And then another one that goes along with it is before you turn off their phone, record their voice. I did that too and I thought that was really good advice. And also by the way, you never have to turn the phone off if you don’t want to either, PS, please don’t make that a should. But if you do feel like you’re ready to turn off the phone, wait until after the estate has been handled and then you can always record their voice.

Okay, I hope those are helpful for you. They’re applicable in lots of different places in grief. If they resonated with you, another thing I hope you’ll take from this is that you aren’t alone. Hundreds of widows responded to this post that I made, and so many of them had very similar things to share that they had to learn the hard way. And clearly, even though it feels like we’re really alone, we’re all going through a lot of very similar things and learning lessons kind of the hard way.

So I hope this helps you learn a little bit easier maybe in some of these areas. Alright, that’s what I have for you today. Go get Dear New Widow if you don’t have a copy of it, coachingwithkrista.com/dearnewwidow, you will love it, I promise, I love it. Alright, take care. I love you. You’ve got this and I’ll see you next week. Bye bye.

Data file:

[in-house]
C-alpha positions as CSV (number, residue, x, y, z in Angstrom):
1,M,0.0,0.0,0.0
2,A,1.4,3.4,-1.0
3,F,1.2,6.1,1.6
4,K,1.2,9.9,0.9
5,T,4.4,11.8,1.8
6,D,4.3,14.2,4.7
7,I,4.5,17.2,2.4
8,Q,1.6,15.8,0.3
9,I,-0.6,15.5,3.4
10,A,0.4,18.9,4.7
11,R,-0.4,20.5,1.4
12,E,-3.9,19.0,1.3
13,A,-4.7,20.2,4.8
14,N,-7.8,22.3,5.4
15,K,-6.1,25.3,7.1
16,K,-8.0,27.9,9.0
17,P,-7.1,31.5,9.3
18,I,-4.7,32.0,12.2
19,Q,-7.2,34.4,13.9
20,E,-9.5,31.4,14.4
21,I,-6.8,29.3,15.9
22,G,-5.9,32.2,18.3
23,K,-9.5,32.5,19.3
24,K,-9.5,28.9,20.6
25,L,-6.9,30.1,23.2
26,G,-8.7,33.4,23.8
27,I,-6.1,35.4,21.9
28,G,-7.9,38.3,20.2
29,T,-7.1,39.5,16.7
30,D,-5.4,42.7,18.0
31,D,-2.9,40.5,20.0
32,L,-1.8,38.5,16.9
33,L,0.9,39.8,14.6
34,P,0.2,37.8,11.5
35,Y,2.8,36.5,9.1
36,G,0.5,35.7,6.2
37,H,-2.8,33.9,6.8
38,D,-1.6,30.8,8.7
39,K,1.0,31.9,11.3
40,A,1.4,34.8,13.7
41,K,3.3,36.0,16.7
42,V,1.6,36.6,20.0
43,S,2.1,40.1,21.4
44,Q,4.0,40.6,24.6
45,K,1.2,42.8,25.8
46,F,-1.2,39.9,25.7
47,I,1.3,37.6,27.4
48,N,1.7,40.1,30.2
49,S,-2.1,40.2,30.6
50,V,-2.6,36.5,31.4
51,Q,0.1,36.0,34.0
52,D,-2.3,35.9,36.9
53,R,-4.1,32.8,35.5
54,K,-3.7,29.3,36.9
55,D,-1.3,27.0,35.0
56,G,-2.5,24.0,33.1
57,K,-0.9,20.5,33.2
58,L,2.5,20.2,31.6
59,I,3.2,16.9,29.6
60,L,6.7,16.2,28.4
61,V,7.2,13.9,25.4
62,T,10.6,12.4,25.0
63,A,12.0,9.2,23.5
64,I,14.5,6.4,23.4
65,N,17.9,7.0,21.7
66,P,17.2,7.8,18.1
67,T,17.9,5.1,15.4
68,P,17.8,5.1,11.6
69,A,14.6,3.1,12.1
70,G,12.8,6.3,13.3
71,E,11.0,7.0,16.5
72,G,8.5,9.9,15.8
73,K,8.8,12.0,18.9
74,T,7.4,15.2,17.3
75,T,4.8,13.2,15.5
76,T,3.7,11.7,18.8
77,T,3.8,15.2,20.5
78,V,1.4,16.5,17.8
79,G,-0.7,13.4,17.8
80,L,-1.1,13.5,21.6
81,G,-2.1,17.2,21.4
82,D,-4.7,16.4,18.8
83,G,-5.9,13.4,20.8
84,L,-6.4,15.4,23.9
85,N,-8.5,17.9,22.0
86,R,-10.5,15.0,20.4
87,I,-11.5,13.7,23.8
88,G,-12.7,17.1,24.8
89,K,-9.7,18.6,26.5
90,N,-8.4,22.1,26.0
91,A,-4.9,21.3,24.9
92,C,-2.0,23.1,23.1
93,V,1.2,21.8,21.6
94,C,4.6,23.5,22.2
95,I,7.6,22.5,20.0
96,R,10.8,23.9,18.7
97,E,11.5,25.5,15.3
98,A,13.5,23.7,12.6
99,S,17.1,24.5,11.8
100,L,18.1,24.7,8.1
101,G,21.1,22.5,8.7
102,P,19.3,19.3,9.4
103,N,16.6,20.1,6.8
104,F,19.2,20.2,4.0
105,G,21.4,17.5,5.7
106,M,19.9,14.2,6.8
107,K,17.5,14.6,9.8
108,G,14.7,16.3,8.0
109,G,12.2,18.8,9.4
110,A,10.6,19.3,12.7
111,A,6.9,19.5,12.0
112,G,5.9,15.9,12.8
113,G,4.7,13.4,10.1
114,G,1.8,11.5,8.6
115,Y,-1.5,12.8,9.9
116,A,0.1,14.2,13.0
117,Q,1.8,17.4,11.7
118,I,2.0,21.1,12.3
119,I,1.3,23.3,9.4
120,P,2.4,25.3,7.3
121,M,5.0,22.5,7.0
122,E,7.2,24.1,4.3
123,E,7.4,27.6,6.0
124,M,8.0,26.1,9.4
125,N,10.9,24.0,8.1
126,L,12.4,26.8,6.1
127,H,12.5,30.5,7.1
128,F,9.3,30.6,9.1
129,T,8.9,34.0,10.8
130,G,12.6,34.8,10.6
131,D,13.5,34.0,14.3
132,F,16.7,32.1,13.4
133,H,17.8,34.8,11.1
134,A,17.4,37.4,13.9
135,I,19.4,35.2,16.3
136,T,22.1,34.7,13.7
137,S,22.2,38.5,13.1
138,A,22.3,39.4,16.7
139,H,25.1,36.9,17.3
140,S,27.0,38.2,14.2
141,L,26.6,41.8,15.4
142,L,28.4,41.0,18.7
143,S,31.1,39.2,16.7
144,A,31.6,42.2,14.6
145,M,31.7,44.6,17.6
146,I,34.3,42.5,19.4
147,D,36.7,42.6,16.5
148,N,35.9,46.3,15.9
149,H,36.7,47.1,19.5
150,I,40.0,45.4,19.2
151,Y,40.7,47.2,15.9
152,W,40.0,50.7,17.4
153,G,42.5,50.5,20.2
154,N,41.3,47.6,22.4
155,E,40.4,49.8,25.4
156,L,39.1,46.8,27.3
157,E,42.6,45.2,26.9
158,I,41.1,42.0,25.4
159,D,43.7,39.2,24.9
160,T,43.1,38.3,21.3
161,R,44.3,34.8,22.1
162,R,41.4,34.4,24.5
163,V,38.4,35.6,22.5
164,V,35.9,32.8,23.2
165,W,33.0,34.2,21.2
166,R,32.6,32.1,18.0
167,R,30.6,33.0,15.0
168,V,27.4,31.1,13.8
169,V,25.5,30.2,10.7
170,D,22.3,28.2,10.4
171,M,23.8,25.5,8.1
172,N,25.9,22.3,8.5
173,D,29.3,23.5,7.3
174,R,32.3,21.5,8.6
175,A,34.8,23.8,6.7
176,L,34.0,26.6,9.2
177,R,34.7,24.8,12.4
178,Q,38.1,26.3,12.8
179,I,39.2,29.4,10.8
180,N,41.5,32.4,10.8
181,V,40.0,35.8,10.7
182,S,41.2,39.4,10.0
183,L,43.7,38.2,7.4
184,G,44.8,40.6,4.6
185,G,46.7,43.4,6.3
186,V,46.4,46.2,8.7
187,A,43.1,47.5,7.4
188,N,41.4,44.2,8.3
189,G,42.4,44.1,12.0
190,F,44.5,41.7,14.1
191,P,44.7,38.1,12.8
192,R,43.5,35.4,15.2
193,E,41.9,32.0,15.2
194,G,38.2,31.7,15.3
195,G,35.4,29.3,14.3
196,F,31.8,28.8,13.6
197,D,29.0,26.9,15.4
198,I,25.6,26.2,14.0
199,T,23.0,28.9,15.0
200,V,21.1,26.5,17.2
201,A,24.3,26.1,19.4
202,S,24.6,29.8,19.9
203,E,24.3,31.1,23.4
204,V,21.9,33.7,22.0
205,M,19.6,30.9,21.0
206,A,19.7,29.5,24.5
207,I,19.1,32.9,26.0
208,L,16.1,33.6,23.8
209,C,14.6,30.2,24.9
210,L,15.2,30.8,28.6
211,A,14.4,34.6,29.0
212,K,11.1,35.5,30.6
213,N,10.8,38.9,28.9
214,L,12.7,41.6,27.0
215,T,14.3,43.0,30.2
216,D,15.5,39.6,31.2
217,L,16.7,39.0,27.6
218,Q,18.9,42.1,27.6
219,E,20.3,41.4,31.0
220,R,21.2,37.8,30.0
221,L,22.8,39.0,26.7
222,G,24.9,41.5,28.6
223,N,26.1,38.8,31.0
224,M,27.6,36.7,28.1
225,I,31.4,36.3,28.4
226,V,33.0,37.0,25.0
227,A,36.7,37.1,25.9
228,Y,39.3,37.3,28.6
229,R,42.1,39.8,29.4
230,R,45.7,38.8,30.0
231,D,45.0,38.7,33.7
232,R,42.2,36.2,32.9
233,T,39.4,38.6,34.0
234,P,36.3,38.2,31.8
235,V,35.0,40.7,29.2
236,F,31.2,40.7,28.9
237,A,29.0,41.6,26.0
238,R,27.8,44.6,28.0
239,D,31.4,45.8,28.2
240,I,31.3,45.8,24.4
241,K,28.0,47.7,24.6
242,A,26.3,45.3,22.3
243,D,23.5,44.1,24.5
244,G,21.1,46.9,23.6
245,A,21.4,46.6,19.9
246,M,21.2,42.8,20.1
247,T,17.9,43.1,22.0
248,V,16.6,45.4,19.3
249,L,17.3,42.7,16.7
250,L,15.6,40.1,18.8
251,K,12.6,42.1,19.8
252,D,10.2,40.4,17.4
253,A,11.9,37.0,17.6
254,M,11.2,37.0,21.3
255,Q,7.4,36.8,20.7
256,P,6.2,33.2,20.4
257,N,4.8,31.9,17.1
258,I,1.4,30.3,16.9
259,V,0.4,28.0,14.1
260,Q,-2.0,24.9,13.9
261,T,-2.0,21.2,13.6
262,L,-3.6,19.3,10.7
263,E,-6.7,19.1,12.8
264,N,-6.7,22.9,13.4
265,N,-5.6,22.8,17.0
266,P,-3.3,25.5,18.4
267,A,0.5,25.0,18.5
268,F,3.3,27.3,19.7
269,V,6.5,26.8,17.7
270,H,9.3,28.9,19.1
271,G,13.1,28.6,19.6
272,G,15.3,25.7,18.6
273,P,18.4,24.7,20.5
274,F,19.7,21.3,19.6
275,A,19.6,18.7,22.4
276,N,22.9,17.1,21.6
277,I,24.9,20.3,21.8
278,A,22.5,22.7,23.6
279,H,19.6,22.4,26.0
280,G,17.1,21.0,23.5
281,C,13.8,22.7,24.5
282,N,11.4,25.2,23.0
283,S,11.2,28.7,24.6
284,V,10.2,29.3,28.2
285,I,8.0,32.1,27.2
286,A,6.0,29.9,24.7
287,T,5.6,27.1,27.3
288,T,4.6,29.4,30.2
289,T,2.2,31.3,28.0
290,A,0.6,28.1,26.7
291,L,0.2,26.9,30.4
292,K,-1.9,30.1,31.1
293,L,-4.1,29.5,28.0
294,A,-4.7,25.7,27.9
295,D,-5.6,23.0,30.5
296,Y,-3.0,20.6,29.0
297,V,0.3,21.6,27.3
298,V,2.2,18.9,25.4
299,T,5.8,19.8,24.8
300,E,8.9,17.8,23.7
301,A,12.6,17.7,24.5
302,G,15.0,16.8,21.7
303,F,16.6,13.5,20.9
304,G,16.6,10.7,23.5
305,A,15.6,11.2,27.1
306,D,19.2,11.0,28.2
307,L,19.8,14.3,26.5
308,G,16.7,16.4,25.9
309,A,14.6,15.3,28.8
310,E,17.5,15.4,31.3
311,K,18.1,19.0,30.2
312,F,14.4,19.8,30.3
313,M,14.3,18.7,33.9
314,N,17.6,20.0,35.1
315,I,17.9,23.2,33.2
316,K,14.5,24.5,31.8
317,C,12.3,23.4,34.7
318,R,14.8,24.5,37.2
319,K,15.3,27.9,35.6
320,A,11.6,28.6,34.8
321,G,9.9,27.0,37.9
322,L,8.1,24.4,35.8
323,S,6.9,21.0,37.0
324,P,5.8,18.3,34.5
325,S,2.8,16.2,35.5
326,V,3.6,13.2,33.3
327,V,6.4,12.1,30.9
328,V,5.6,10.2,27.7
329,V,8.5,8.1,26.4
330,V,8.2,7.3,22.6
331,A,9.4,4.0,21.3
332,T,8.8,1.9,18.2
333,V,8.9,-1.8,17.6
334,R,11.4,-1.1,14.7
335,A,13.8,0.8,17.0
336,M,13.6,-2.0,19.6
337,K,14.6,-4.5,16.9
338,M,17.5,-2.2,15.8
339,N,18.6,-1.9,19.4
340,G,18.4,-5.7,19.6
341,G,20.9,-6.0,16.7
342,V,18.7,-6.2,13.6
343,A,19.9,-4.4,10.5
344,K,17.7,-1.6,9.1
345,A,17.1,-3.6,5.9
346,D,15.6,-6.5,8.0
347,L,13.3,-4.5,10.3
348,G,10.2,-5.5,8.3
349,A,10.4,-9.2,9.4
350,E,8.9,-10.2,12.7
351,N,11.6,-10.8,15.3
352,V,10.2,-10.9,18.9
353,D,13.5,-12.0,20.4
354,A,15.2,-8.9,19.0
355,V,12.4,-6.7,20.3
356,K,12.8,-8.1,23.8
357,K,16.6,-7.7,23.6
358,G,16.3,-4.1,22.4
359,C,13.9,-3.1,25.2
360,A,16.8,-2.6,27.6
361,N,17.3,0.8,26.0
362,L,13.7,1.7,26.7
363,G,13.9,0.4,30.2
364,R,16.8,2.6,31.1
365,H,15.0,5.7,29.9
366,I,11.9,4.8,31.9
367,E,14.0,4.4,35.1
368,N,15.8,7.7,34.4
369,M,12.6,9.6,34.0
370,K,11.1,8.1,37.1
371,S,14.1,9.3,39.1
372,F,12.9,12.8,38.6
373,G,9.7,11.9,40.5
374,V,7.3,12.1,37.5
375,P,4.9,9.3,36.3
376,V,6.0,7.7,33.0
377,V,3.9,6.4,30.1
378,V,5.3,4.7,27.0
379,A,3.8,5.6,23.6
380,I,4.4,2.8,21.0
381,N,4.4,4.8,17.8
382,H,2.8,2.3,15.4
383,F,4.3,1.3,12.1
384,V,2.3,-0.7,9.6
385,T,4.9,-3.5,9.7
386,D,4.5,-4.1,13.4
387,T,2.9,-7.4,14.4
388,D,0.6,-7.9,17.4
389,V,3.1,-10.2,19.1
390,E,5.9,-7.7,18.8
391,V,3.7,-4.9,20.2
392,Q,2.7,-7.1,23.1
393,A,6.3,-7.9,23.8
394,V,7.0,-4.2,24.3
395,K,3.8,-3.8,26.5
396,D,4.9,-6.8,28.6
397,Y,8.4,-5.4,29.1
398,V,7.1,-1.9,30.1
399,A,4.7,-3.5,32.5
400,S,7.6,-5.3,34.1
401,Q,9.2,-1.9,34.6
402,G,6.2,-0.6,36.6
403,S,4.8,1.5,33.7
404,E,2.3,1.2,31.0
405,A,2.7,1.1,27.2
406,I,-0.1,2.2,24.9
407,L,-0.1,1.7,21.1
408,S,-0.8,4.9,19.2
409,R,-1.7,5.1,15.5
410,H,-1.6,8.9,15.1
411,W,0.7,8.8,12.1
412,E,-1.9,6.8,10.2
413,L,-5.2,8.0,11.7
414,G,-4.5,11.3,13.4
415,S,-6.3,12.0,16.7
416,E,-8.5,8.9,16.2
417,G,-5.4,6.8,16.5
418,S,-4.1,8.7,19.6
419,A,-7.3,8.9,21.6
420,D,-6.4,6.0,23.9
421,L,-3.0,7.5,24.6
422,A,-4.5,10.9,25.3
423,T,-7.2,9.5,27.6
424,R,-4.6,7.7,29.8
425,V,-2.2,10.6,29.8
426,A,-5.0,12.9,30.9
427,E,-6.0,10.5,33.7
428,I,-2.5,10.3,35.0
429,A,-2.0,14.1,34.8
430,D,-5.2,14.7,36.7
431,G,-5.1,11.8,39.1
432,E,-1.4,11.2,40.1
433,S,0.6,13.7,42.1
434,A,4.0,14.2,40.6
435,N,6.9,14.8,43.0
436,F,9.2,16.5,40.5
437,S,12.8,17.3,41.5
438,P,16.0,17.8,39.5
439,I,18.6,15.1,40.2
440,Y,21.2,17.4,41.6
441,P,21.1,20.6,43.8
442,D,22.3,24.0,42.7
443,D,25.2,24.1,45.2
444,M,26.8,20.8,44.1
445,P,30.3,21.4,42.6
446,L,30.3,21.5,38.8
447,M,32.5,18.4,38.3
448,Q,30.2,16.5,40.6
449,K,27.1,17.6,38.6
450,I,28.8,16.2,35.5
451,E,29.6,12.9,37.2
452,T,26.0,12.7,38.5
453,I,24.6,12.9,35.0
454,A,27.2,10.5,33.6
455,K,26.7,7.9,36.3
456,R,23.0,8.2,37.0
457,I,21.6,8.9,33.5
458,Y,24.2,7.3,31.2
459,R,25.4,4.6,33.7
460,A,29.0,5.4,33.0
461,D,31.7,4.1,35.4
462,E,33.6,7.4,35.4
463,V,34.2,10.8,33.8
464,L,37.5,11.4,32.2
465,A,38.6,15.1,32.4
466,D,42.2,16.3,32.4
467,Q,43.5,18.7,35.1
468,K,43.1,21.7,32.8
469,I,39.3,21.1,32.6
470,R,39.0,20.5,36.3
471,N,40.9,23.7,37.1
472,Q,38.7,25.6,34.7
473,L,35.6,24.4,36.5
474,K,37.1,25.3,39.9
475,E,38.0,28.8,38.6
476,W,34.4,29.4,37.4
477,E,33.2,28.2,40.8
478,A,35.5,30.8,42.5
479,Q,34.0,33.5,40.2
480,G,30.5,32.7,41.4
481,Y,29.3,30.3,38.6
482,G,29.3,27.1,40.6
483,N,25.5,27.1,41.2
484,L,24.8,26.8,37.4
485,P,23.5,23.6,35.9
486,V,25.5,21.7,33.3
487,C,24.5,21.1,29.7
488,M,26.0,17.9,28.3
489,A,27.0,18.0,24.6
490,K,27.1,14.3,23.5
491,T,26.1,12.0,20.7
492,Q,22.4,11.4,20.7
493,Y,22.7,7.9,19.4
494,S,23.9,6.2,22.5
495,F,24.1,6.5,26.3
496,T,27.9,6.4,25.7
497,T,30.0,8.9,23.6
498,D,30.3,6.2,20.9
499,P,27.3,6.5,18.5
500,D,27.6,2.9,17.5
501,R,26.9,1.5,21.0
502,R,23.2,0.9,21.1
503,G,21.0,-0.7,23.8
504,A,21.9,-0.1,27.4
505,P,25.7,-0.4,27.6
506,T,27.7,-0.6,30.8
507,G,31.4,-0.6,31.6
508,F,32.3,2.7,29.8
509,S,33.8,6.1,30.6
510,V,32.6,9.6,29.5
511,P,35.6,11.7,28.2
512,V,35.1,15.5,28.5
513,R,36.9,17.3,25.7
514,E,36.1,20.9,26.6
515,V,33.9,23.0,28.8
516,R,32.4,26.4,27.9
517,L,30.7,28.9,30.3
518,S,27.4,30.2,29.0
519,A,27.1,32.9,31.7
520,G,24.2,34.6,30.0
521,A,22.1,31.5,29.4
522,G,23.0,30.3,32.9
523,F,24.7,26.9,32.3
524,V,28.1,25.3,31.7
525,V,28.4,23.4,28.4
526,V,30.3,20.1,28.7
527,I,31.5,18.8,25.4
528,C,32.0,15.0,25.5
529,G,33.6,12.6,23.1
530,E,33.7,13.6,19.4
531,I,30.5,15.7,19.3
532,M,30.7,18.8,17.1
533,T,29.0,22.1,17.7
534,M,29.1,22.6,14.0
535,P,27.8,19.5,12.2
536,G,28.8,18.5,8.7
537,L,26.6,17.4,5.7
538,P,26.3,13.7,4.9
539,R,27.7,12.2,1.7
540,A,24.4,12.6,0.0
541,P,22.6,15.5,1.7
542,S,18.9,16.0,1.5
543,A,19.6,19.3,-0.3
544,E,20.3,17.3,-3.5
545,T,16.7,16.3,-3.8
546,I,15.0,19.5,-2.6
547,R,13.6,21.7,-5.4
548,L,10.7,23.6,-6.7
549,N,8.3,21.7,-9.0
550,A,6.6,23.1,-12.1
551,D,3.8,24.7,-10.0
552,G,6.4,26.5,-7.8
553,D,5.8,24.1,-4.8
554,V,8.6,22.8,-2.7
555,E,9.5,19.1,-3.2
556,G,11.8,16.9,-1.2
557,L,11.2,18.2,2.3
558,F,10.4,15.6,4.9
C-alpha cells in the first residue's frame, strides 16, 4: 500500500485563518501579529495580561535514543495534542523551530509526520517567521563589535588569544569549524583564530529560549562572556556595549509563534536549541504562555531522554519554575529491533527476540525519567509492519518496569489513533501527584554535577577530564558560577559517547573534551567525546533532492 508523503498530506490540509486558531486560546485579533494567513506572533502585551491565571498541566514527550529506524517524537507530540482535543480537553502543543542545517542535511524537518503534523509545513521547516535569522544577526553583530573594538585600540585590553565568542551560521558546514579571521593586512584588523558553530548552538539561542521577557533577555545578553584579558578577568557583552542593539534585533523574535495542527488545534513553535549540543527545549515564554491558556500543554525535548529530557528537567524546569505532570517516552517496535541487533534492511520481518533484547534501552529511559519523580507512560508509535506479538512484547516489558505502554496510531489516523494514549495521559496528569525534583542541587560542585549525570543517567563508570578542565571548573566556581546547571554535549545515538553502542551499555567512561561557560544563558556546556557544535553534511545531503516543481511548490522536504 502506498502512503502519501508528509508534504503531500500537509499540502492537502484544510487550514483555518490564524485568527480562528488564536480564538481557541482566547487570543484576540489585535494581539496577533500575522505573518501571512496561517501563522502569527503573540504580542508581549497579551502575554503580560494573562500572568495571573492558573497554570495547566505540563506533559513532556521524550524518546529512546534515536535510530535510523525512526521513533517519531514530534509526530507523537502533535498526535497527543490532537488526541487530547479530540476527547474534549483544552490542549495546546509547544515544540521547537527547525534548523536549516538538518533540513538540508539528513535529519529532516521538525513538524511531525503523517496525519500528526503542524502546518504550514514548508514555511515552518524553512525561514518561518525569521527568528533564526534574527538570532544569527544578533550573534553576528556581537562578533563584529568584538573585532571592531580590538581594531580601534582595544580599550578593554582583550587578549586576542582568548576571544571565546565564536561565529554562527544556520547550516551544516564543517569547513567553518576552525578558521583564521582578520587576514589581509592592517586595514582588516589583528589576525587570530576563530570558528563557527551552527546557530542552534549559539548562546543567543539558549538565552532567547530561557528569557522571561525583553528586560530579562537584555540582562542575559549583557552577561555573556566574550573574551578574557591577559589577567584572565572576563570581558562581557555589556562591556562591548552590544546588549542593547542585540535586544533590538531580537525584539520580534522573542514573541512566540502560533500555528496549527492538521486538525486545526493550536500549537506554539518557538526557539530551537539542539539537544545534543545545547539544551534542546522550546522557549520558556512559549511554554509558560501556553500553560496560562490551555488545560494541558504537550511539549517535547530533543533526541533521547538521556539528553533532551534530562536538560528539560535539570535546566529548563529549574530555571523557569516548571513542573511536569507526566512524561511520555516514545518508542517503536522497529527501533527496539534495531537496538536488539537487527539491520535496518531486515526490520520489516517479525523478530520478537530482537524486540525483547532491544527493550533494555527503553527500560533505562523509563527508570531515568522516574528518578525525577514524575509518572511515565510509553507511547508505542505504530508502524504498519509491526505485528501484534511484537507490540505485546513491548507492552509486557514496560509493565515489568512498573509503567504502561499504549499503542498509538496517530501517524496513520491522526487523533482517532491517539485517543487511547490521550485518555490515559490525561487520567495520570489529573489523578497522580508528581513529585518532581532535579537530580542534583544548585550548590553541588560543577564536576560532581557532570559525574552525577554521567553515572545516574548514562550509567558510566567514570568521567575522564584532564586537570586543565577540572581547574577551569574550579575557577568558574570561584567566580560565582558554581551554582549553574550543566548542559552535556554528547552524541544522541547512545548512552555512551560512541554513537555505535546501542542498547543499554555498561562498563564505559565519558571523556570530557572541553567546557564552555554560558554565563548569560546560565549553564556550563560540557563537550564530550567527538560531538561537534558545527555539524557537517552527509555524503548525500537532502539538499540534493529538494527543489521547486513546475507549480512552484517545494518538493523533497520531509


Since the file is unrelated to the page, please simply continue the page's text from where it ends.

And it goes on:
If you like what you’ve been hearing on this podcast and want to create a future you can truly get excited about after the loss of your spouse, I invite you to join my Mom Goes On coaching program. It’s small group coaching just for widowed moms like you where I’ll help you figure out what’s holding you back and give you the tools and support you need so you can move forward with confidence.

Please don’t settle for a new normal that’s less than you deserve. Go to coachingwithkrista.com and click work with me for details and the next steps. I can’t wait to meet you.

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About your coach

I created a new life using small, manageable steps and techniques that made sense. The changes I experienced were so profound I became a Master Certified Life Coach and created a group coaching program for widows like us called Mom Goes On. It’s now my mission to show widowed moms exactly how to do what I’ve done and create a future they can look forward to.